The conversation

I was just driving along a country road. No particular place to go—just driving and letting my mind wander. Then I saw it! I slowed down and blinked, but it was still there.

I stopped my truck in the middle of the road, and when I came to myself I was standing in front of it, just staring. At first I didn’t hear her.

“Can I hep ya?” said a little white-headed woman sitting on the front porch. “Why don’t ya park that truck of yourn out of the road, come up and sit a spell? Cause you never can tell when one of them Biddix boys will come flying around that curve and couldn’t stop in time. Then we’d be in a real fix.”

“Yes, ma’am, I will. I’m sorry—I was just taken back to my childhood when I saw your house. My grandma used to live in one just like it.”

Two minutes later a red truck came flying around the curve, the boys in it waving, honking the horn and yelling, “Howdy, Granny!”

“Now, didn’t I tell ya about them Biddix boys?” she grumbled. “They ain’t got a lick of sense. Honking and hollering thataway ever time they go by. But, now, their mama is a goodhearted woman. She always checks on me to see if’n I need anything afore she goes to town. Ever now and then she sends one of them boys down here with some good ole pintos, greens and corn bread. Well, ya goin’ a come on up so we can talk for a while?”

“Yes, ma’am, thank you kindly.”

“Who was your grandma? I might know her if she was raised up hereabouts. Do ya want something to eat or drink? Thar’s some sweet tea in thar along with some biscuits and fried streaked meat. What about yore mama? She live in these parts? What’s your name, child?”

“My grandma lived in North Carolina; her name was Ferris. My mama’s name is Josey, and my name is Sara Jo. My mama liked her name all right, but she said she’d rather have a Sara than a Josey. She spelled my name like the Sara in the Bible. She added the Jo for my grandma.”

“Was Ferris her front name or last name? I named my young’uns good Bible names too. I was a hoping that would help them to live right. Some had a rough start, but with switchin’, lovin’ and prayin’—a powerful lot of prayin’—they turned out jest fine.

“Their daddy was a good man too. I knowed when I married up with him we would have a good life together, and we did—68 years. Why, that man could cook the best biscuits you ever et! He wasn’t brought up learnin’ how to cook, but he learned when my health started failing me. Him and the boys did all the outside work, and I did the inside and the eatin’ garden. I used to put up the prettiest jars you ever did see. When I got to where I couldn’ do that anymore, he had them boys learn how to hep me.

“Listen to me a-goin’ on now. Folks hereabouts call me Granny. Is your grandma and mama still a-livin? Are you married dup, girl?”

“Ferris was her front name. Grandma died several years back. My mama is still a-livin, but she don’t know me anymore. Well, sometimes she does. No, I’m not married up anymore. May I call you Granny? How many young’uns did you have?”

“I’m right sorry to hear about your mama. Me and my man had seven boys; most of them still live close and check on me real regular like. The one boy who moved off calls me all the time and comes home to see me whenever he gets a chance. I always wanted me a girl, but don’t ya know God saw fit to give me seven boys. I got me a passel of grands and even great-grands too. Yes, the Lord was good to me.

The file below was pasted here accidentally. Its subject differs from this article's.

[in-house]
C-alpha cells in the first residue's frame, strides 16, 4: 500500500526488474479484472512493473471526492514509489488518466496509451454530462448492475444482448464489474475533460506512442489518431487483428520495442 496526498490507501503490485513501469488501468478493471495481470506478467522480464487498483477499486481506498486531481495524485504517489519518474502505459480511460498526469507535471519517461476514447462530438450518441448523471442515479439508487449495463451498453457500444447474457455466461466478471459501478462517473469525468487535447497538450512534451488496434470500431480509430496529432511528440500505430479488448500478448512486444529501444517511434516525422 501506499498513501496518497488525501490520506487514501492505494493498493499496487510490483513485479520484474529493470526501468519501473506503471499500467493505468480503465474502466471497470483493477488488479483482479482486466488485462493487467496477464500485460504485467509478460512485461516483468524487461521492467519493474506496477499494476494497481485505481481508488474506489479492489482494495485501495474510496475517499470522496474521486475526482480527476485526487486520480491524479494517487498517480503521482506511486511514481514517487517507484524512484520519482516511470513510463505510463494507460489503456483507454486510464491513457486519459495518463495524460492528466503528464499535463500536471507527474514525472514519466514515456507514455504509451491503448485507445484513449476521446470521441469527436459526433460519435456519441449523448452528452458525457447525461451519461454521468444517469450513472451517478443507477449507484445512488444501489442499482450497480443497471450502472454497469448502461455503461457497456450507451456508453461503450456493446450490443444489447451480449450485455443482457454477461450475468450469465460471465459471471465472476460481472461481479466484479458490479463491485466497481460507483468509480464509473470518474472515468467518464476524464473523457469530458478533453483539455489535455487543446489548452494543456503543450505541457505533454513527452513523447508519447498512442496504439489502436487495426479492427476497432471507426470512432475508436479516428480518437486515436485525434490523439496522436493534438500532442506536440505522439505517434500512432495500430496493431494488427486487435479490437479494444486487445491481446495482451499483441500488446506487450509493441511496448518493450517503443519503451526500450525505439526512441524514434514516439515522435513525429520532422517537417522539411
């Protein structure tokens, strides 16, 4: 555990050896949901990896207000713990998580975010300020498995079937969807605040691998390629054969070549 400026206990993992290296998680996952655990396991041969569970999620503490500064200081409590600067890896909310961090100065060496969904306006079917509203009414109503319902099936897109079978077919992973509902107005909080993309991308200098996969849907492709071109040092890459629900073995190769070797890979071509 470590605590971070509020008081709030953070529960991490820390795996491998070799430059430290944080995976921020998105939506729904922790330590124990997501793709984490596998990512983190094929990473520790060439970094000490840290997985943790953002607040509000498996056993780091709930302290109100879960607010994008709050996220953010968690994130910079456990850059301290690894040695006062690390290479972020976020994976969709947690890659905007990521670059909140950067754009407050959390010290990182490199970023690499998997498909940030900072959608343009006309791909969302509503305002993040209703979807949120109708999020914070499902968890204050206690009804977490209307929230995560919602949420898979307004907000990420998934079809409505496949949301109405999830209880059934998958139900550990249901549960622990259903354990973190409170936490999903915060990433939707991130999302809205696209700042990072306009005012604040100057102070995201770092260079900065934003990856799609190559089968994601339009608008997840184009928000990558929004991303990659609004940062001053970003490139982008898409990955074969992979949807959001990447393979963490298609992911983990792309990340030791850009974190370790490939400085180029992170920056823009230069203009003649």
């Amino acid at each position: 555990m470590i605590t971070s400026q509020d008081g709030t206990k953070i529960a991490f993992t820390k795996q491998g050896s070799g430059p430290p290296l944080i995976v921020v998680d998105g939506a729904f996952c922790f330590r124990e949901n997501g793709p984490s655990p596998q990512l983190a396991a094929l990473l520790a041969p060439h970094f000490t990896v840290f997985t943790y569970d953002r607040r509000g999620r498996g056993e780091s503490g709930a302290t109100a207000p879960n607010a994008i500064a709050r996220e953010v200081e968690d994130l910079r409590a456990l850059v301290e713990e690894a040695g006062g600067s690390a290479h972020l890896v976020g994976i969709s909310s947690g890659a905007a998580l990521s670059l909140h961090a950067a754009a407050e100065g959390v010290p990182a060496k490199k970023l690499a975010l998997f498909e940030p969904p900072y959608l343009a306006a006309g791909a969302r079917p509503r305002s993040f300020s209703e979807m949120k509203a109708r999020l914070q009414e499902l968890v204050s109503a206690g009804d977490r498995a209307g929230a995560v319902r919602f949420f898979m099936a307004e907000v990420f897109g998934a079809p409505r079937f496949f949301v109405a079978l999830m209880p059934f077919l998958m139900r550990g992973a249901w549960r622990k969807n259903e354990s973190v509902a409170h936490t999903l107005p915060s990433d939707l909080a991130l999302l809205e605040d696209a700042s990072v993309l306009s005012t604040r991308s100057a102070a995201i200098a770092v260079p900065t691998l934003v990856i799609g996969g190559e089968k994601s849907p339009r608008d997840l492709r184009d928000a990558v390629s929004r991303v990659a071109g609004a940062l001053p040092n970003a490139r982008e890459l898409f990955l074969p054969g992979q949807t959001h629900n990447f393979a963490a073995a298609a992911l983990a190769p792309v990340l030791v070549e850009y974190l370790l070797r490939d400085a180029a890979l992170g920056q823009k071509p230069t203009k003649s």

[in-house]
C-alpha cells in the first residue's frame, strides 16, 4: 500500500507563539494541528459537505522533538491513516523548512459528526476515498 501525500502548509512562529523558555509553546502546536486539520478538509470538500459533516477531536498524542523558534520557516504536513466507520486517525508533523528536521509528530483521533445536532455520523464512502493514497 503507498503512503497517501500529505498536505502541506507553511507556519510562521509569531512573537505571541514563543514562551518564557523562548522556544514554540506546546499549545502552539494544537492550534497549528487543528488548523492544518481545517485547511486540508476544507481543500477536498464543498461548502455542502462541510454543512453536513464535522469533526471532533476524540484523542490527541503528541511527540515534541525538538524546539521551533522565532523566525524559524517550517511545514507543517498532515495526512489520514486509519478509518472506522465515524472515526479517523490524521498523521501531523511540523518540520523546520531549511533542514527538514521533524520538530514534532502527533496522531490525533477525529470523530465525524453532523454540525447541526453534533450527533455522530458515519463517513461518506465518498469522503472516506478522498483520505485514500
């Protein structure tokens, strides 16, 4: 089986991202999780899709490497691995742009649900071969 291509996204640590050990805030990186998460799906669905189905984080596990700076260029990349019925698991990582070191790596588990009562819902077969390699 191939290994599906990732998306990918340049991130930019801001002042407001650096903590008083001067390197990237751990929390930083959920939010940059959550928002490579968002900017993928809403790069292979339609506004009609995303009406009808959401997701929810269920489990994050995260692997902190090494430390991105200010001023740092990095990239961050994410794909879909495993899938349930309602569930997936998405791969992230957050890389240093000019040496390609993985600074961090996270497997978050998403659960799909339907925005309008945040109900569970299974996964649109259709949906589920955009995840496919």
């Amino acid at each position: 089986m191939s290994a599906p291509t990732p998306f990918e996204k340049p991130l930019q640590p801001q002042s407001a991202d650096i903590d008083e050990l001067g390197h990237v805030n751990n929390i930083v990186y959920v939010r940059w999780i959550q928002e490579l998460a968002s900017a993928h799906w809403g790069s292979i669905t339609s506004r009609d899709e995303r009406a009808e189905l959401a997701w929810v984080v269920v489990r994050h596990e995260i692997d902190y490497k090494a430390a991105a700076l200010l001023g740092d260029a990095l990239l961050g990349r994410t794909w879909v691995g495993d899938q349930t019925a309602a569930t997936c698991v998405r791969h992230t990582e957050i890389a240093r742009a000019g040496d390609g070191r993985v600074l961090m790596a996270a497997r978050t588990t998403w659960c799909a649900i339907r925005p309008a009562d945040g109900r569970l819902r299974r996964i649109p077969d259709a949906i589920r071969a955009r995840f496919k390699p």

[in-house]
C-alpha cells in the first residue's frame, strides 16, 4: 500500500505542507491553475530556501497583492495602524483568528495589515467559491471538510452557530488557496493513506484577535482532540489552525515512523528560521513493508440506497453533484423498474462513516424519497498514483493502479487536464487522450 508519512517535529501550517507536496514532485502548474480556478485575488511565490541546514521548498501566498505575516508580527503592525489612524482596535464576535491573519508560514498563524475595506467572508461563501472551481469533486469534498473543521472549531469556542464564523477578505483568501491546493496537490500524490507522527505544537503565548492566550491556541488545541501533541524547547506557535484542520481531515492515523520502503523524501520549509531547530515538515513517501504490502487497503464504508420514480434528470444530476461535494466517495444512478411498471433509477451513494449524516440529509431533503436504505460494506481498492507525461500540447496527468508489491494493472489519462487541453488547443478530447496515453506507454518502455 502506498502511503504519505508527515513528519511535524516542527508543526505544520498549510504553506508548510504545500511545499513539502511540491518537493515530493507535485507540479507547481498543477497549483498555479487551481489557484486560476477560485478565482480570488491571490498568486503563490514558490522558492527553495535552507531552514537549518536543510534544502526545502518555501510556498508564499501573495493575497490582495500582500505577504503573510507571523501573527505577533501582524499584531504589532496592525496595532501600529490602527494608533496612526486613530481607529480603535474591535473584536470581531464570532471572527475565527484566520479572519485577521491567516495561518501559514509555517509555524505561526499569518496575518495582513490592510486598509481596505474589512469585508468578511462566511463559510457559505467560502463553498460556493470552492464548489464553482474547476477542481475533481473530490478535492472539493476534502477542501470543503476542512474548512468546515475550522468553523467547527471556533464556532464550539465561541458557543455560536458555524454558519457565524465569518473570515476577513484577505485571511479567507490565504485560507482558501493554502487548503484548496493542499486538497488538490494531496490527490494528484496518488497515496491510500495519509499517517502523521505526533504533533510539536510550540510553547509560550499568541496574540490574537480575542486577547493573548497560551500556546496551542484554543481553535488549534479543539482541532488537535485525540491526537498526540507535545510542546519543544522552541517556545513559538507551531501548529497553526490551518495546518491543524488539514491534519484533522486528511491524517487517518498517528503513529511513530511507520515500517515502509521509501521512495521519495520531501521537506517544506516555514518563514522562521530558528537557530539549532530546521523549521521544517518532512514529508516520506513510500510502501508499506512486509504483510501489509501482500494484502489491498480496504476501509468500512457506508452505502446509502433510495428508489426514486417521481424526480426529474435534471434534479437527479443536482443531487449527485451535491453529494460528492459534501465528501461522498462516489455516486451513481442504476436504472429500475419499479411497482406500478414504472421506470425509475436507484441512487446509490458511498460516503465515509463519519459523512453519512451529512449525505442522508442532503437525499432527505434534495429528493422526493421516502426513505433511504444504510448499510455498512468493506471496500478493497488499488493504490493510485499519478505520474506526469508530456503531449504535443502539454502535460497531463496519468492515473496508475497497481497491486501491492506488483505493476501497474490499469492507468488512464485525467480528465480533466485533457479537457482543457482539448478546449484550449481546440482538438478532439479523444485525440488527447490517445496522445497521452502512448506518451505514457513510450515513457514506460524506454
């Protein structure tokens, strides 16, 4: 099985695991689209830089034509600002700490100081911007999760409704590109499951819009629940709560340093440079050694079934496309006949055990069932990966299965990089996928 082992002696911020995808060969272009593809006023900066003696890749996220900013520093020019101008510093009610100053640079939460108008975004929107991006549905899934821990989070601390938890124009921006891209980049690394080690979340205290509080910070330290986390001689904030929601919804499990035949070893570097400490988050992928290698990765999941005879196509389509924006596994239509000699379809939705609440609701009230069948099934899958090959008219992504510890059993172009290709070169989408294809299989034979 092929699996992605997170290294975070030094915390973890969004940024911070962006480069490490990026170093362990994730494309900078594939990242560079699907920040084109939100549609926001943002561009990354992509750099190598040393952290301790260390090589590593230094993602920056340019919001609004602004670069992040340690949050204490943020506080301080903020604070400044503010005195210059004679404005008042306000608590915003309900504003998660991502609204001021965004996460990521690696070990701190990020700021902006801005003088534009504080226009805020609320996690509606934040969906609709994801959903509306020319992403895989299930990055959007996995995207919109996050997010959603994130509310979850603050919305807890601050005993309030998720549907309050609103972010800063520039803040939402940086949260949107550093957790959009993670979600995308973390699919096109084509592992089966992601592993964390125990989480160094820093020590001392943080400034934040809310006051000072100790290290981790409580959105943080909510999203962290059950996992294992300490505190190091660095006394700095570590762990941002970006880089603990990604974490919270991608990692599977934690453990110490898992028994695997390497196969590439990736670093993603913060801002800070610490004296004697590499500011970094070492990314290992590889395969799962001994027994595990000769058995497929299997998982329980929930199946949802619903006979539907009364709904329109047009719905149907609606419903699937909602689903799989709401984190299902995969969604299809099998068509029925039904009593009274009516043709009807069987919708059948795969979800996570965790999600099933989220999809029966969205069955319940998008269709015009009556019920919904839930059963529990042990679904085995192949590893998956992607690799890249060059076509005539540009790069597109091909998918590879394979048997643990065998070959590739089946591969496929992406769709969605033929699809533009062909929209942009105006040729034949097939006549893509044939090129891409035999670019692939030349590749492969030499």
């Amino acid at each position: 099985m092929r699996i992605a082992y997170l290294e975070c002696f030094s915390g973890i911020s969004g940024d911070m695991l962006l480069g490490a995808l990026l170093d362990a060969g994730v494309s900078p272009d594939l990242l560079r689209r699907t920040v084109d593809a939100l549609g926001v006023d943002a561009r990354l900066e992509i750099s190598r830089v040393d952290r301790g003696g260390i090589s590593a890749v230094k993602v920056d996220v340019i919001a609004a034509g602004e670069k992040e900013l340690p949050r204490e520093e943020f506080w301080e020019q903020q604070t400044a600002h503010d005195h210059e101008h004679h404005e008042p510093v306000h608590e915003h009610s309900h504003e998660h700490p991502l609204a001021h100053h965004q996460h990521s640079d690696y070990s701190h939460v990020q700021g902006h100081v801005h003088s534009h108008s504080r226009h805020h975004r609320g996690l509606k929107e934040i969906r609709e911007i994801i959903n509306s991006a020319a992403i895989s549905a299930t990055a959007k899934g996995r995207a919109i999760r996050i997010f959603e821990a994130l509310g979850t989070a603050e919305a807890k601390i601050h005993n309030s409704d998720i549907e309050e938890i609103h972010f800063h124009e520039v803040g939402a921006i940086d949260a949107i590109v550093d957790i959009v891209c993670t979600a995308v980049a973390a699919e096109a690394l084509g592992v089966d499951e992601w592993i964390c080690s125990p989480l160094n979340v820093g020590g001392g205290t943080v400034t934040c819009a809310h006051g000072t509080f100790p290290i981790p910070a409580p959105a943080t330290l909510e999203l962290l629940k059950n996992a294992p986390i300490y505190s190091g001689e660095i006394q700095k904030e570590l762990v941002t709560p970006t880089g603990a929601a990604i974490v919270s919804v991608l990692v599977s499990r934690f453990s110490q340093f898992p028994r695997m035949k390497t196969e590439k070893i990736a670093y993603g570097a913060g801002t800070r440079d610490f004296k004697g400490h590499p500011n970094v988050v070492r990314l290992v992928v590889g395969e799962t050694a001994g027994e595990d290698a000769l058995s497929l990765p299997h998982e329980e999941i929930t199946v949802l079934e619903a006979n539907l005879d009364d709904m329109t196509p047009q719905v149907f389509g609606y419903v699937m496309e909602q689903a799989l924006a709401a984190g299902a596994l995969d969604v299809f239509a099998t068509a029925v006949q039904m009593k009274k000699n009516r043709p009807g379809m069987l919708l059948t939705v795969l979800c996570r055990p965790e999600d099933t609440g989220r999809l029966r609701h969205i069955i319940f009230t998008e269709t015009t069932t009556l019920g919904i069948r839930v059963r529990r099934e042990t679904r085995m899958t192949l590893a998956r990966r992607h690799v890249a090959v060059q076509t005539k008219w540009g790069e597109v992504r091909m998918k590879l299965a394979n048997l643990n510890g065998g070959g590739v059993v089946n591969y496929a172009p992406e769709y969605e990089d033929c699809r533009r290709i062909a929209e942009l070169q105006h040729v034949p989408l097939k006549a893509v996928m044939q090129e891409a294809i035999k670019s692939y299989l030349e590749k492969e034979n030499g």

“Now baby girl, when ya was standing in my front yard, your face looked so sad. What were you really lookin’ at?”

“Your quilt you have hanging up. My grandma and mama started making me one just like that, and I was supposed to help, but I got mad and run off before it was finished. My mama was angry when I run away, and she put that quilt up before it was finished.

I took me awhile to find myself, and when I did I hightailed it home. Grandma had died and we kept telling one another we would get it out and finish it, but we never did. Now my mama can’t help me either. So I have a half-finished quilt that was started in love but put up in anger that I don’t know if it will ever get finished. I don’t know how to do the old ways of quiltmaking.”

“Well, girl, do you know the Lord? Is he the one who he’ped ya find yourself?”

“Yes, Granny, I once was lost to myself but never from God. I finally got smart enough to call out to him and bam! There he was!”

“Do you have ary more kinfolk besides your mama?”

“Yes, I have two grown kids and two grandkids and a stepdad. My stepdad is awful good to my mama. Granny, it sure is peaceful sitting here with you: It makes me feel right at home.”

“Well, thank ya, child. Now where do you live?”

“I live in North Carolina. I was just visiting Tennessee shopping for Christmas and wanted to get away from the crowds. I guess I better get going; I don’t want to get lost in the dark. Thank you again for letting me visit with you.” I gave Granny a hug and walked off her porch.

“Sara Jo,” she called after me, “Ya come back to see me agin, ya hear? Bring that quilt top with ya and I’ll hep ya finish it. Our Maker has pieced our hearts together. I know he wants me to tell ya you’ll always be welcome here as one of my girls.”

Standing in her yard, tears streaming down my face, I look in her eyes and I see Jesus.

[Brenda Smith lives in Waynesville with an older beagle named Otis. A retired nurse, she volunteers with Palliative Care in Haywood County and belongs to the Long’s Chapel knitting ministry.]

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One thought on “The conversation

  1. valerie Halverson

    what a wonderfull page I just read, the tears are still flowing down my face,not for them but for myself, because none of my family,cares for me like that Granny cares for other people, I am moving to NC in Aug this year, I hope I come across her along the way.
    thank you for making my day.

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